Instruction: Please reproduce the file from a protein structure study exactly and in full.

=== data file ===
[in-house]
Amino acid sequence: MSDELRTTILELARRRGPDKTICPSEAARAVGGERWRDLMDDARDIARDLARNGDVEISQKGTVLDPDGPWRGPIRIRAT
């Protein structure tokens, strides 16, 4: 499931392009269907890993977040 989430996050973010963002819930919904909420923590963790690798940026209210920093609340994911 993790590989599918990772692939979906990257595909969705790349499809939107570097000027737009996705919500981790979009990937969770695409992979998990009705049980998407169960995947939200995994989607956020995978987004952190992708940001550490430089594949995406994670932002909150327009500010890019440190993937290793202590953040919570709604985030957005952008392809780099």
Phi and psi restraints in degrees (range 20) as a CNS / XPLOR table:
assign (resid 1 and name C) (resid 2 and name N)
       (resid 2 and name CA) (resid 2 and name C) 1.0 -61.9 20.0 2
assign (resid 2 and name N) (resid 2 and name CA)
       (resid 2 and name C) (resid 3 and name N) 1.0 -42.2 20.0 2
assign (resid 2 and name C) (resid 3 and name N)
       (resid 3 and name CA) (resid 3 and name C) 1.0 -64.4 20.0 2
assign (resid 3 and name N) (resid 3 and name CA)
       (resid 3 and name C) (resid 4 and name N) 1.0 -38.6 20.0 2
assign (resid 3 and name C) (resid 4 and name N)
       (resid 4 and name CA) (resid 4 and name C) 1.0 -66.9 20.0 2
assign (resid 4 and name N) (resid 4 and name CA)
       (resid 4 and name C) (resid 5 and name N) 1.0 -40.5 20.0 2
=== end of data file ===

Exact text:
[in-house]
Amino acid sequence: MSDELRTTILELARRRGPDKTICPSEAARAVGGERWRDLMDDARDIARDLARNGDVEISQKGTVLDPDGPWRGPIRIRAT
């Protein structure tokens, strides 16, 4: 499931392009269907890993977040 989430996050973010963002819930919904909420923590963790690798940026209210920093609340994911 993790590989599918990772692939979906990257595909969705790349499809939107570097000027737009996705919500981790979009990937969770695409992979998990009705049980998407169960995947939200995994989607956020995978987004952190992708940001550490430089594949995406994670932002909150327009500010890019440190993937290793202590953040919570709604985030957005952008392809780099």
Phi and psi restraints in degrees (range 20) as a CNS / XPLOR table:
assign (resid 1 and name C) (resid 2 and name N)
       (resid 2 and name CA) (resid 2 and name C) 1.0 -61.9 20.0 2
assign (resid 2 and name N) (resid 2 and name CA)
       (resid 2 and name C) (resid 3 and name N) 1.0 -42.2 20.0 2
assign (resid 2 and name C) (resid 3 and name N)
       (resid 3 and name CA) (resid 3 and name C) 1.0 -64.4 20.0 2
assign (resid 3 and name N) (resid 3 and name CA)
       (resid 3 and name C) (resid 4 and name N) 1.0 -38.6 20.0 2
assign (resid 3 and name C) (resid 4 and name N)
       (resid 4 and name CA) (resid 4 and name C) 1.0 -66.9 20.0 2
assign (resid 4 and name N) (resid 4 and name CA)
       (resid 4 and name C) (resid 5 and name N) 1.0 -40.5 20.0 2